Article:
Field linguists Benjawan and Lee recently shocked the linguistic world with an astonishing discovery. “We were in Myanmar to study some of the local dialects, when we received a mysterious call. Apparently, a farmer from… More
You sink your voice, but I can distinguish the tones when they would be lost on others.
— Jane Austin, Persuasion
This post aims to summarize two recent important changes to Toaq’s phonology. In short, they are:
- Syllables can now have a null onset, which is realized as a glottal stop.
- The pronunciation of the 3rd and 7th tone has been adjusted.
The reason for change #2 is twofold: It is necessary for making change #1 possible without introducing word-boundary ambiguities. Additionally, it fixes a subjective problem I had with the 3rd tone, whose pronunciation I disliked enough that it made me avoid relative clauses. Unlike the 3rd tone of Mandarin Chinese, Toaq’s 3rd tone cannot be turned into a low tone, and that made it unnatural to me. It had to be pronounced very carefully to keep it distinct from either the rising tone or the low tone. The new 3rd tone is much easier to pronounce and easier to distinguish from the other tones.
The following table illustrates the new tone contours. Only the 3rd and 7th tone are different.
The 7th tone kept its glottal stop but now has a low tone contour. The 3rd tone now also has a glottal stop and its contour is that of the 2nd tone. With these adjustments in place, we gain access to vowel-initial syllables (and words), which means new root forms and more flexibility when borrowing words from other languages. To reflect the new pronunciation of the 3rd tone, the diacritic changes from to .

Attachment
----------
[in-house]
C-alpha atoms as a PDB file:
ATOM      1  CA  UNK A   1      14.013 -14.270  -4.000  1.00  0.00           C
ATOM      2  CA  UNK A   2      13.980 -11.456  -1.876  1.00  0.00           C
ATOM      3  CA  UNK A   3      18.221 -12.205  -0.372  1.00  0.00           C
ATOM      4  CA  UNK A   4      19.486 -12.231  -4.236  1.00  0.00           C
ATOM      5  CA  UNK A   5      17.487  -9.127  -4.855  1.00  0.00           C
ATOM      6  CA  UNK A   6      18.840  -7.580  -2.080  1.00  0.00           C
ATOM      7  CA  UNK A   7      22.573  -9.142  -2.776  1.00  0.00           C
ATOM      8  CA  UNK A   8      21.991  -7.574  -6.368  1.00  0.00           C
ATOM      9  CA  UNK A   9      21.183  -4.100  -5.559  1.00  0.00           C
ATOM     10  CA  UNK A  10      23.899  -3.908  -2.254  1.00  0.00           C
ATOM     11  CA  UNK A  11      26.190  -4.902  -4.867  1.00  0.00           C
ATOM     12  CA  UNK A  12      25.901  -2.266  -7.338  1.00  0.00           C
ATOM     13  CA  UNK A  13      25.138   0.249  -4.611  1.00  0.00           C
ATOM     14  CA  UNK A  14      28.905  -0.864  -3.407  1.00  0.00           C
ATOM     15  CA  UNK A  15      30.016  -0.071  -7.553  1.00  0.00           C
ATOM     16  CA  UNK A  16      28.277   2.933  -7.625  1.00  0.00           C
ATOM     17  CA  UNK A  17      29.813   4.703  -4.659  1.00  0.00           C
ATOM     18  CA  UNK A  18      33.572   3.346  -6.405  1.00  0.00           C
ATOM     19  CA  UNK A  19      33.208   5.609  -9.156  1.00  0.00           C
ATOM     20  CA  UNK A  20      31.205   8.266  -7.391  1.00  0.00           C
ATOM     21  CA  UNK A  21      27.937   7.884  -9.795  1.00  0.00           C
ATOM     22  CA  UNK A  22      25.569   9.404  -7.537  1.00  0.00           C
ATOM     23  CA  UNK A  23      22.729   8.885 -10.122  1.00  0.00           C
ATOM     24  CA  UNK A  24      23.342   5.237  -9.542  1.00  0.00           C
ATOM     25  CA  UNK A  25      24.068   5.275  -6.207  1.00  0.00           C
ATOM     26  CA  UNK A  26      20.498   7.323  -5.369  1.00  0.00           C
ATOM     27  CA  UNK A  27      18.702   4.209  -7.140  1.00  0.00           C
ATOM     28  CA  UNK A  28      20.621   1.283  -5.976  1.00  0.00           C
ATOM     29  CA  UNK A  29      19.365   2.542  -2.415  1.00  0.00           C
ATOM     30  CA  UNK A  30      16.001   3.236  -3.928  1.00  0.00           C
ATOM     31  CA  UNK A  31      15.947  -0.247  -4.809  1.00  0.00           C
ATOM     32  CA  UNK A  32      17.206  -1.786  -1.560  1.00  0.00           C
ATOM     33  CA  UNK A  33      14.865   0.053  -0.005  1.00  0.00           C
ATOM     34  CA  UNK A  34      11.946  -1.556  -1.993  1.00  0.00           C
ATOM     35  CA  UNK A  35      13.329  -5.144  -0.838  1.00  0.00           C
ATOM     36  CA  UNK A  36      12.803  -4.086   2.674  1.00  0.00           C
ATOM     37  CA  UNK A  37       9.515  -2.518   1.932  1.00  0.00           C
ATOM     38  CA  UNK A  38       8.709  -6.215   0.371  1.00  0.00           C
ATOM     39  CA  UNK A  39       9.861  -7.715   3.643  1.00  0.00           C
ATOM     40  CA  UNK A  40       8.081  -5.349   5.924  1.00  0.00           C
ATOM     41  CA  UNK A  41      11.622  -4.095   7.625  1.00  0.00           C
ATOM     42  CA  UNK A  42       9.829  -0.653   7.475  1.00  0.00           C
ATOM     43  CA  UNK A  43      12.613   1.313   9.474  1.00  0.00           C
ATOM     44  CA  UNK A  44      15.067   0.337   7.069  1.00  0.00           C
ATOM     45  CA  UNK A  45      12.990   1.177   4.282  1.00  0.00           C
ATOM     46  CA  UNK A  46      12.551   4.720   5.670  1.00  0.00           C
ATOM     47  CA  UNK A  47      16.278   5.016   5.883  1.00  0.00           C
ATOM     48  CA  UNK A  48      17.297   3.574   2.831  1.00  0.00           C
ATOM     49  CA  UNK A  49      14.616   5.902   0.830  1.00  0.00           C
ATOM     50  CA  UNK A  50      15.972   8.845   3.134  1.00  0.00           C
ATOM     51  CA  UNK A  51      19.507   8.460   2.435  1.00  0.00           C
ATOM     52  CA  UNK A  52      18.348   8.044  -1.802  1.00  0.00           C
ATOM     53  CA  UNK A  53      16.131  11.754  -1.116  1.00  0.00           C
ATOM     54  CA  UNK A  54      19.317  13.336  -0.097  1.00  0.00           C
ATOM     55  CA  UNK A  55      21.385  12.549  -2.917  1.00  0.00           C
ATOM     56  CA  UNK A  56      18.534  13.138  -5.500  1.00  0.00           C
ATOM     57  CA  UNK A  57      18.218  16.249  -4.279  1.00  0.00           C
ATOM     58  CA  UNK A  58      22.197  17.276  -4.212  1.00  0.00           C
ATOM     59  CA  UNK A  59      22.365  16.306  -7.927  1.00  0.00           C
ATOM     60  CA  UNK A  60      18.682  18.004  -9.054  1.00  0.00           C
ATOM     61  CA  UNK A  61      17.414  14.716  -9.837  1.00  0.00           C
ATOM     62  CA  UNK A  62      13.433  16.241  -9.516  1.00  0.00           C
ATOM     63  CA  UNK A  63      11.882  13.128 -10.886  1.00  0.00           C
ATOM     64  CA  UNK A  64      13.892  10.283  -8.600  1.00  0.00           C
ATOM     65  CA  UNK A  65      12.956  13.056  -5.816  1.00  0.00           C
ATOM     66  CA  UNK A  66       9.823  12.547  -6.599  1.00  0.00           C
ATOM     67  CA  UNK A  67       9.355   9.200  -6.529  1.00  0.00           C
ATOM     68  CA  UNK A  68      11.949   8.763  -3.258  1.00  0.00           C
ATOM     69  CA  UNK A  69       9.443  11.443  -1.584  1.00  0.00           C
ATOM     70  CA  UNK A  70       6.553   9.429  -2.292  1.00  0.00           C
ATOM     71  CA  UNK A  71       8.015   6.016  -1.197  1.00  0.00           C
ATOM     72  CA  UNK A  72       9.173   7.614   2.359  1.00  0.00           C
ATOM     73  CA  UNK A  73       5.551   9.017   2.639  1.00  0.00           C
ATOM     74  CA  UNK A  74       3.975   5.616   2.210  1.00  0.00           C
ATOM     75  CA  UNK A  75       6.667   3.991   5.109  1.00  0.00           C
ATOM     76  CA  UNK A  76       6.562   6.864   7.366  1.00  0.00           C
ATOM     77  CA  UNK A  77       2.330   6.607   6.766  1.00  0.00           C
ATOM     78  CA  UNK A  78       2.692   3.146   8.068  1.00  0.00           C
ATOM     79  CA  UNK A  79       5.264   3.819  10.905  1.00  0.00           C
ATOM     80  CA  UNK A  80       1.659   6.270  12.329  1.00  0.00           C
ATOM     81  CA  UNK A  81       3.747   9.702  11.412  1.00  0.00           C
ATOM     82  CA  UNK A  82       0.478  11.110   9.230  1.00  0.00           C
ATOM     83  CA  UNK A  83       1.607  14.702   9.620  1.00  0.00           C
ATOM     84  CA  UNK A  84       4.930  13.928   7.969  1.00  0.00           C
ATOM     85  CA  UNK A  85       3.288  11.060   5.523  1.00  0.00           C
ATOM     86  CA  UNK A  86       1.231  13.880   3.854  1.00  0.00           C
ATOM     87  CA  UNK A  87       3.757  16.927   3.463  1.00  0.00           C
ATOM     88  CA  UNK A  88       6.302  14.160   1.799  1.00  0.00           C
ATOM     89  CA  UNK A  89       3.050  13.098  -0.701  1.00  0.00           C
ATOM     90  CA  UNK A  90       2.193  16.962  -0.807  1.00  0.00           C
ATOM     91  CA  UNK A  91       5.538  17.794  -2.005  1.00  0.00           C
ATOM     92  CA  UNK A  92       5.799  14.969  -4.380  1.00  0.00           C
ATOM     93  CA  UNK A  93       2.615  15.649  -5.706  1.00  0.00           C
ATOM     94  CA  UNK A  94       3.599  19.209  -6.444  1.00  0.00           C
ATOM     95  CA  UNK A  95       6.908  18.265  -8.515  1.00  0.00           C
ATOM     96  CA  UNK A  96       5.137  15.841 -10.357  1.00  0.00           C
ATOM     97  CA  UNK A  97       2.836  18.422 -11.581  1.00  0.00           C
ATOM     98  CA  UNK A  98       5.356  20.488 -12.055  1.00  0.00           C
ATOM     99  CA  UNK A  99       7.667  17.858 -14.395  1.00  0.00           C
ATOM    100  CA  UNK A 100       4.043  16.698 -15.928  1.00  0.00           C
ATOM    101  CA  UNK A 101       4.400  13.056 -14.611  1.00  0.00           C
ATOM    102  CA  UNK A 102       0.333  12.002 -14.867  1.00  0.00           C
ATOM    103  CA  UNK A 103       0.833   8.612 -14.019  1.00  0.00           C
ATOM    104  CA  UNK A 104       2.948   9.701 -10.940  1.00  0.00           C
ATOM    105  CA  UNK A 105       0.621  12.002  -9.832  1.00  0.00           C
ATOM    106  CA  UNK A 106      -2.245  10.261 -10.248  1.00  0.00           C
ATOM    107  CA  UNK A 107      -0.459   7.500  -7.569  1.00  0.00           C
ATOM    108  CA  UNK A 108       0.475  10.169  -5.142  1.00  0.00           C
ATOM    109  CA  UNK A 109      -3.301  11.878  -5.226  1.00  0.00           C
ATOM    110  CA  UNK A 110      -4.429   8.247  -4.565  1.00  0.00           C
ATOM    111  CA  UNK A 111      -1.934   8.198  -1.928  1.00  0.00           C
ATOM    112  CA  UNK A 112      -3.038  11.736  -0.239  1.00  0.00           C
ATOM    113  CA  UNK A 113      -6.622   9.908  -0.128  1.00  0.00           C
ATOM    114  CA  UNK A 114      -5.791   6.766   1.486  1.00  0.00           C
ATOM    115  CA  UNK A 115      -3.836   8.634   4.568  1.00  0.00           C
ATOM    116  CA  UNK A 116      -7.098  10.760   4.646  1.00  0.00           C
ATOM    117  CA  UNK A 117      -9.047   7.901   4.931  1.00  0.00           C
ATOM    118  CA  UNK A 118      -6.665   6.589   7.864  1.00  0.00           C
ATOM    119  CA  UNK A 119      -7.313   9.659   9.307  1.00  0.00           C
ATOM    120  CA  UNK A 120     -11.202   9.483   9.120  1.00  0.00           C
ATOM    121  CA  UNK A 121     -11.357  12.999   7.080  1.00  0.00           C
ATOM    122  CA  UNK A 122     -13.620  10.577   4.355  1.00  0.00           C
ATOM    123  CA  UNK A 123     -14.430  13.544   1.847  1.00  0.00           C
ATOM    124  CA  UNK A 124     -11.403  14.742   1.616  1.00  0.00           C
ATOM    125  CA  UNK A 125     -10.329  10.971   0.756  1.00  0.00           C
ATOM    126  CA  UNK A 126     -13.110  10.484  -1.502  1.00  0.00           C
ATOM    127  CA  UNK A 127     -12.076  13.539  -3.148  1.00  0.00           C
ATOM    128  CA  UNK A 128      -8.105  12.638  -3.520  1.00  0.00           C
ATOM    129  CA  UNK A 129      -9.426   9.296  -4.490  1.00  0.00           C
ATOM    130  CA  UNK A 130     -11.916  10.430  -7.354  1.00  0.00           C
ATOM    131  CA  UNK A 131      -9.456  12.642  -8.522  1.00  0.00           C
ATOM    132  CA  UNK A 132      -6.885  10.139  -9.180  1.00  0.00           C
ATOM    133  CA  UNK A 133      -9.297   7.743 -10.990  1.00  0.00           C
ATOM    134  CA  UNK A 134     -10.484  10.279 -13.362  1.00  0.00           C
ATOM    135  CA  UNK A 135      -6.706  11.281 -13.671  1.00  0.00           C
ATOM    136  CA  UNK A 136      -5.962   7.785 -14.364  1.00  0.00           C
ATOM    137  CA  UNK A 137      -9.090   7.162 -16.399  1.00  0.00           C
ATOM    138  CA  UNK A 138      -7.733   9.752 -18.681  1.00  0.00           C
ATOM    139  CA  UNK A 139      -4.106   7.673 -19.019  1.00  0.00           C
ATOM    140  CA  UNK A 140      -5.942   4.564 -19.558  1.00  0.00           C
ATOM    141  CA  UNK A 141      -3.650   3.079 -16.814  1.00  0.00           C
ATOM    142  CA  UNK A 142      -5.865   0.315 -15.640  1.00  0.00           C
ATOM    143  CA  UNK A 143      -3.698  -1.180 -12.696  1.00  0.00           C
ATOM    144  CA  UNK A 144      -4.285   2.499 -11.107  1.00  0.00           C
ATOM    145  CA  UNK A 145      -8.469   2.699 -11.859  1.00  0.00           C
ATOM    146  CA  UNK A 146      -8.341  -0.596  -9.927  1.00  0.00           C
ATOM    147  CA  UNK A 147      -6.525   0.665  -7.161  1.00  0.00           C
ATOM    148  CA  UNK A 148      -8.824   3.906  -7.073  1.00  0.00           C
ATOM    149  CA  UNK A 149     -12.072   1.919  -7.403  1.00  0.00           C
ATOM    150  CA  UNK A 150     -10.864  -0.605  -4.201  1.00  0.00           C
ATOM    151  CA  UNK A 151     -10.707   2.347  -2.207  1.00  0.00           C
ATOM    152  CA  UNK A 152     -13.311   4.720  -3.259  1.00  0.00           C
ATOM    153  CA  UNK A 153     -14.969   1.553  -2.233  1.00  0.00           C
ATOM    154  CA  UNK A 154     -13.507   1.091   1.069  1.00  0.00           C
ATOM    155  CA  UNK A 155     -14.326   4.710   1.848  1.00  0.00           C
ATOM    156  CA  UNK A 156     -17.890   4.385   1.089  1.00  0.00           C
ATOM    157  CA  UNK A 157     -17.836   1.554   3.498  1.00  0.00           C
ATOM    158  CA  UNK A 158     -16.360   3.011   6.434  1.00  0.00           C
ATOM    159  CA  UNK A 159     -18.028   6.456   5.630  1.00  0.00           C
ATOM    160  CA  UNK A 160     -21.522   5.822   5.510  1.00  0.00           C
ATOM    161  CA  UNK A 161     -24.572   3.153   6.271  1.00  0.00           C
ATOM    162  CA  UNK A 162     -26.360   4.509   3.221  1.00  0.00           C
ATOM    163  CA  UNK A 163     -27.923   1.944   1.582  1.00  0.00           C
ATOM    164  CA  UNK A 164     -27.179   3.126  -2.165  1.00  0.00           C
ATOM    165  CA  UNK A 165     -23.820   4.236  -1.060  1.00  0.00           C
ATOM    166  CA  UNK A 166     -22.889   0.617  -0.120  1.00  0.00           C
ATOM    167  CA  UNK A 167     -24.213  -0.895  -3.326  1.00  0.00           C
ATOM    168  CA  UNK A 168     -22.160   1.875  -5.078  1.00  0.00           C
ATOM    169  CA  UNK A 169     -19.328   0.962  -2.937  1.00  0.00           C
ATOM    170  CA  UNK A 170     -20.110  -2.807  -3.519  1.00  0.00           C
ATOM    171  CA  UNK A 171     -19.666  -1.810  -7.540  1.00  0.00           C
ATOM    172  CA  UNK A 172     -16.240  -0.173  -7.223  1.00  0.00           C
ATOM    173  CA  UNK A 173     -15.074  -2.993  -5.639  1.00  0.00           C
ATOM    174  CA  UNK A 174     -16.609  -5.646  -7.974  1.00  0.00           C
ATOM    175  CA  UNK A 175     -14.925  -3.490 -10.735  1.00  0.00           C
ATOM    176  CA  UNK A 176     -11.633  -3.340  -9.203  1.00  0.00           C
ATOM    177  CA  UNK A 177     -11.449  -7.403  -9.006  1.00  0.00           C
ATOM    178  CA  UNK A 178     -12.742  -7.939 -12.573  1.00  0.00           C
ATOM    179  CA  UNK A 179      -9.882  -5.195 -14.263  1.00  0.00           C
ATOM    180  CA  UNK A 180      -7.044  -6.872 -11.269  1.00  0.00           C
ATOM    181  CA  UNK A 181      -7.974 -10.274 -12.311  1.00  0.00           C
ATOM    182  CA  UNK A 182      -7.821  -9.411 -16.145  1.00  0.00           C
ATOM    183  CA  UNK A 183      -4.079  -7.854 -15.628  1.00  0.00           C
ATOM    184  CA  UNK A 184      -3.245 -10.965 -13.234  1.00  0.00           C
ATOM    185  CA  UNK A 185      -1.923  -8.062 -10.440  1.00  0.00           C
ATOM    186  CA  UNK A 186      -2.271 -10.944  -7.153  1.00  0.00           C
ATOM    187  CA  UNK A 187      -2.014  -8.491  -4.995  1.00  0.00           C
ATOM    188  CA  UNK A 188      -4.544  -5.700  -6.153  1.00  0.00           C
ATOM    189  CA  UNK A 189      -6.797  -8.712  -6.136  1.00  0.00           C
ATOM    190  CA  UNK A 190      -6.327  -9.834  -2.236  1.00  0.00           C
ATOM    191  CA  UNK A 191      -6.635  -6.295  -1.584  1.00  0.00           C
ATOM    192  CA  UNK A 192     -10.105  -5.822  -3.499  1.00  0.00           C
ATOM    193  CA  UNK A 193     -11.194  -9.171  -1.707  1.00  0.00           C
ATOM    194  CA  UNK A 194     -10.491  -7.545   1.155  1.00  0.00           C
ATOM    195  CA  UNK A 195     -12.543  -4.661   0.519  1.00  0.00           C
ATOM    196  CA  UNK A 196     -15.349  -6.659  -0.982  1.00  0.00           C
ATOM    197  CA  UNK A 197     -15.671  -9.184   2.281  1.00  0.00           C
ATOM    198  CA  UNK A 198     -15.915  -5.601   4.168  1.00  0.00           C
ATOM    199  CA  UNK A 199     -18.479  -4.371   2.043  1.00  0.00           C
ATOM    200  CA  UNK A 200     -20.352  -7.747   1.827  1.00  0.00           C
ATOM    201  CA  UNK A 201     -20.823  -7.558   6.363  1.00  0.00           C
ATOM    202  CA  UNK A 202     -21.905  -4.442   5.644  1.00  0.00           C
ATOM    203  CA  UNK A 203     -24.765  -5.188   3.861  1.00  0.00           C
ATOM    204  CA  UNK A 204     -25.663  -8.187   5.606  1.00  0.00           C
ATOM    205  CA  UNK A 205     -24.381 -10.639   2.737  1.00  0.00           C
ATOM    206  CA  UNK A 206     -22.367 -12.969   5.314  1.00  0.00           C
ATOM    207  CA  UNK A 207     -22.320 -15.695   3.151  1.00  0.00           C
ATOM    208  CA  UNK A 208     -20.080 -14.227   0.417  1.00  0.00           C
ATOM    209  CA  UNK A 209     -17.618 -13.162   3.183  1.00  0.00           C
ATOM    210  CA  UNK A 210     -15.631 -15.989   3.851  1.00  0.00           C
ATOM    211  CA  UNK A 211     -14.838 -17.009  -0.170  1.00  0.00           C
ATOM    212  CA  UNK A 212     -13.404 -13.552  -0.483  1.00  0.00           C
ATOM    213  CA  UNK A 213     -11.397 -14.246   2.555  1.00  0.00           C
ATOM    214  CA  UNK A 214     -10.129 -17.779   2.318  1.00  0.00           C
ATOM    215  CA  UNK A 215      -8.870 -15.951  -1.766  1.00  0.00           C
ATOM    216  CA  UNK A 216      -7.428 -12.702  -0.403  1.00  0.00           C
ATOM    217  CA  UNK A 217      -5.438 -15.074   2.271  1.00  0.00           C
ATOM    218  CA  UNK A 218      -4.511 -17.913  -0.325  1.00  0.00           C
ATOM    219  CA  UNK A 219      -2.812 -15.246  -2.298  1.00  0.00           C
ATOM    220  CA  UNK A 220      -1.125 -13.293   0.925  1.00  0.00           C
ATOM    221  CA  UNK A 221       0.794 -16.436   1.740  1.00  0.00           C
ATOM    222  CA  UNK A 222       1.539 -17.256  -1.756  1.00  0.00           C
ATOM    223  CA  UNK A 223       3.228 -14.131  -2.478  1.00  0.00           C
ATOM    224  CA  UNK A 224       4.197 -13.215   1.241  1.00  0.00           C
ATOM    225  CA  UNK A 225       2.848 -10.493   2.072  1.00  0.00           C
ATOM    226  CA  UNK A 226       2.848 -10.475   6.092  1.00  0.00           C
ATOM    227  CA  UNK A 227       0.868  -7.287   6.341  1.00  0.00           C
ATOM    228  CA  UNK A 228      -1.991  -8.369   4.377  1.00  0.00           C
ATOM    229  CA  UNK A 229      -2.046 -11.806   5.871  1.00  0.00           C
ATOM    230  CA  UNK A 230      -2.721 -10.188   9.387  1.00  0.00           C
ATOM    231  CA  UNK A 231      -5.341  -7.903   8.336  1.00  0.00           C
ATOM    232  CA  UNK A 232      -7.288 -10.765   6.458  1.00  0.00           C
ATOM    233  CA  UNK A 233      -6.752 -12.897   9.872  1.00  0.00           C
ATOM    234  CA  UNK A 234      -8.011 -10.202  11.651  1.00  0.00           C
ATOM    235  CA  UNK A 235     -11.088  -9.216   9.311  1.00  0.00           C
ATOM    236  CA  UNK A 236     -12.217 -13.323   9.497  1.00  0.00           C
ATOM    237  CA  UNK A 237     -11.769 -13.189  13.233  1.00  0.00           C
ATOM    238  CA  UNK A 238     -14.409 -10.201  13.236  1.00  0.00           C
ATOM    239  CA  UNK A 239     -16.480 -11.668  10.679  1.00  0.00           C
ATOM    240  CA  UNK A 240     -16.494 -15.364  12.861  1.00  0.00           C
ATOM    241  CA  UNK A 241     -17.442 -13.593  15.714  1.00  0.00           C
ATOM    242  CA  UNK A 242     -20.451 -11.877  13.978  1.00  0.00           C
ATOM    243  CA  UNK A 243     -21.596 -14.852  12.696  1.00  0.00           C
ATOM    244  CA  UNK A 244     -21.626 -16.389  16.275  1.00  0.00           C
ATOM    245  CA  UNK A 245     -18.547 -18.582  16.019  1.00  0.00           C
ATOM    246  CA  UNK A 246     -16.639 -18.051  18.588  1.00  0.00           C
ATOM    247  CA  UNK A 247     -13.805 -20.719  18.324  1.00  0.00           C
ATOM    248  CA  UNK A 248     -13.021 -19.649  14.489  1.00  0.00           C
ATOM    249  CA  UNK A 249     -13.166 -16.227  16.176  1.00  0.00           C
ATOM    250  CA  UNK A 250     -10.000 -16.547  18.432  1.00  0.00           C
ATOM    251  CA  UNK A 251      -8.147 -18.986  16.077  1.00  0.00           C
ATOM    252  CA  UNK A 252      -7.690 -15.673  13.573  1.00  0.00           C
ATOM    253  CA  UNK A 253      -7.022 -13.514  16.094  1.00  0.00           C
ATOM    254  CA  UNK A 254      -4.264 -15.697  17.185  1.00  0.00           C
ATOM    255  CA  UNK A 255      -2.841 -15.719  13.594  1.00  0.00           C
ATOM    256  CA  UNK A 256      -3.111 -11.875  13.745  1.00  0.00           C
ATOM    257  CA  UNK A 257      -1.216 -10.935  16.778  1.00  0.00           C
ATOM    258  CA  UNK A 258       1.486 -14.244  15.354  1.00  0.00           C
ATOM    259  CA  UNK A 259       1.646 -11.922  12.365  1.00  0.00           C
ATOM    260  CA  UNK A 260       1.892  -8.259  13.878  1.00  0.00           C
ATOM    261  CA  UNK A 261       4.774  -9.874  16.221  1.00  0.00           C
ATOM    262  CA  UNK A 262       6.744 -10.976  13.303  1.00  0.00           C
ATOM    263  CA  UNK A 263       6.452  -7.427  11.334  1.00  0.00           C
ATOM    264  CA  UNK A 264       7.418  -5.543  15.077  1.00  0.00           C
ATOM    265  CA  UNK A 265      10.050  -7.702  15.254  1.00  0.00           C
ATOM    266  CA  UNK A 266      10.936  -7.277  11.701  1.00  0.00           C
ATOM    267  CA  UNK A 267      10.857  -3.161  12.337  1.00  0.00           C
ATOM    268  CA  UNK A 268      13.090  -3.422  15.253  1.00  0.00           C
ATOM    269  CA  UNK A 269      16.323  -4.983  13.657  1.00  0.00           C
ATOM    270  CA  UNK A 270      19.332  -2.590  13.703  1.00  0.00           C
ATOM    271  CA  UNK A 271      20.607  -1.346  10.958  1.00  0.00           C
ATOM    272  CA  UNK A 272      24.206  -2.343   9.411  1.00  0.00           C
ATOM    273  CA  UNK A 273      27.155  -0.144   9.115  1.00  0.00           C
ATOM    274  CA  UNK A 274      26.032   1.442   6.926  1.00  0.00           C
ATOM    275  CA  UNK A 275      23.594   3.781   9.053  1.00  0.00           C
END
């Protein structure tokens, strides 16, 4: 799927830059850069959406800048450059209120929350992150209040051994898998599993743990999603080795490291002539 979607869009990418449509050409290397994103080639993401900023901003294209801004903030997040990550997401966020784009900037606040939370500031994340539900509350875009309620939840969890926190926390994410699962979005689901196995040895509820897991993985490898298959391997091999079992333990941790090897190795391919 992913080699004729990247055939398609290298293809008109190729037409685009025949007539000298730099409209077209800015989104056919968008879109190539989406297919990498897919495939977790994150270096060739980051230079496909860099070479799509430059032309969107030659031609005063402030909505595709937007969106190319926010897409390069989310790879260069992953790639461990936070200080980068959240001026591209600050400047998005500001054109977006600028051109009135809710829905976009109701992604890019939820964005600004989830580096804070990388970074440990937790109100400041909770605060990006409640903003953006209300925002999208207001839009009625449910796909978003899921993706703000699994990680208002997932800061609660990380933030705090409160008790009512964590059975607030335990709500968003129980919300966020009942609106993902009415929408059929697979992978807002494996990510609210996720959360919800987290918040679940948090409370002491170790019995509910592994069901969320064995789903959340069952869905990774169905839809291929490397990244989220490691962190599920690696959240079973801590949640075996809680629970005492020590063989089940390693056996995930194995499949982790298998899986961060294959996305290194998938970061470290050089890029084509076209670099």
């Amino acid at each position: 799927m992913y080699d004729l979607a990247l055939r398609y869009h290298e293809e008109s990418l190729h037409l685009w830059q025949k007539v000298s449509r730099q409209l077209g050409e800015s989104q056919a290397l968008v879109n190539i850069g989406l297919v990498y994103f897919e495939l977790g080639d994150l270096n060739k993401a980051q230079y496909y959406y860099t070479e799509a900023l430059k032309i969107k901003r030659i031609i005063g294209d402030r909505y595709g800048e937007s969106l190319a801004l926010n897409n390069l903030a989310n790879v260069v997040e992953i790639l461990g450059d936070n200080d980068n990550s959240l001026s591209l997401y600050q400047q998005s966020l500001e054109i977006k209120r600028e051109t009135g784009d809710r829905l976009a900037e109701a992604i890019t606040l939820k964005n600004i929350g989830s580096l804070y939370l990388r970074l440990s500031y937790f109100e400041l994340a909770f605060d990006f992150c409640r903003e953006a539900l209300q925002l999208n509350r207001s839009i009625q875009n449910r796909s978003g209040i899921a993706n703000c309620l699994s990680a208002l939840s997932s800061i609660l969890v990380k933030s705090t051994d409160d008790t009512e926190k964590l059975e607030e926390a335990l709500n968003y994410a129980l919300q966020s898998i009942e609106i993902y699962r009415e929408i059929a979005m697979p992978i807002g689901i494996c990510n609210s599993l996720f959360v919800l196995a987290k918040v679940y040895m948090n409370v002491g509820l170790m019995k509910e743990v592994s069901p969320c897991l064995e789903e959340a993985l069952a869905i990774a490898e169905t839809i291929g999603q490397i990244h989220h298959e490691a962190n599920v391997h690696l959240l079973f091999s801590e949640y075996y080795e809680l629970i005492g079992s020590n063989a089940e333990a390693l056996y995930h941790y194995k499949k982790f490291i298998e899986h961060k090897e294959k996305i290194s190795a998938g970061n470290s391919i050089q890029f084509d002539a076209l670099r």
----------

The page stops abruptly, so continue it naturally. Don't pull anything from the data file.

a root expressing subjunctive modal necessity, “would” (new root form)
“to be a spider” (previously harānē)
sa ẻlū chüfāq nủo
“some elephant who is currently asleep” (previously hẻlū chǔfāq)
Pủ dủa jí hóq bũ da.
“I did not know that.” (contour on 7th tone now low instead of rising)
The purpose of this post is to document and summarize a recent change to Toaq’s variable binding syntax. This summary will only cover the new system rather than make a comparison between old and new. The old system is still documented at http://toaq.org/#quantifiers for now.
These are the quantifiers of Toaq:
|sa||∃ (existential quantifier)||“some”, “there exist”, “there are”|
|tu||∀ (universal quantifier)||“any”, “all”, “for all”|
|sıa||¬∃||“no”, “not any”|
|ke||ι (iota)||“the”, “those …”, “that which …”|
These quantifiers make up the syntactic class SA (named after the member sa).
Here is a pseudo-grammar of the quantifiers, much simplified and omitting unrelated rules:
argument_phrase <- binding_phrase / bound_phrase binding_phrase <- binding_phrase_1 relative_clause? binding_phrase_1 <- quantifier -tone_phrase bound_phrase <- -tone_phrase
This means that an argument phrase (or noun phrase) is always one of two types:
- binding a variable
- using an already bound variable
Binding a variable is done by using a quantifier before a tone phrase, that is a predicate phrase carrying a falling tone. Such a phrase can optionally be followed by a relative clause, which acts as a restrictor on the domain of the quantifier.
Using an already bound variable is done by using a bare tone phrase.
When binding a variable as described above, the predicate phrase following the quantifier becomes the name of the variable. It can then be re-used within the scope of its quantifier by using the same name with a tone. Relative clauses are not part of the names.
Tỉ sa hảkō da. =
Sa hảkō bı tỉ hákō da.
[∃H : hakō(H)] tı(H).
“There are bears (here/there).”
Ke kủnē bı kảqgāı kúnē sa rảı da.
[ιK : kunē(K)] [∃R : raı(R)] kaqgāı(K,R).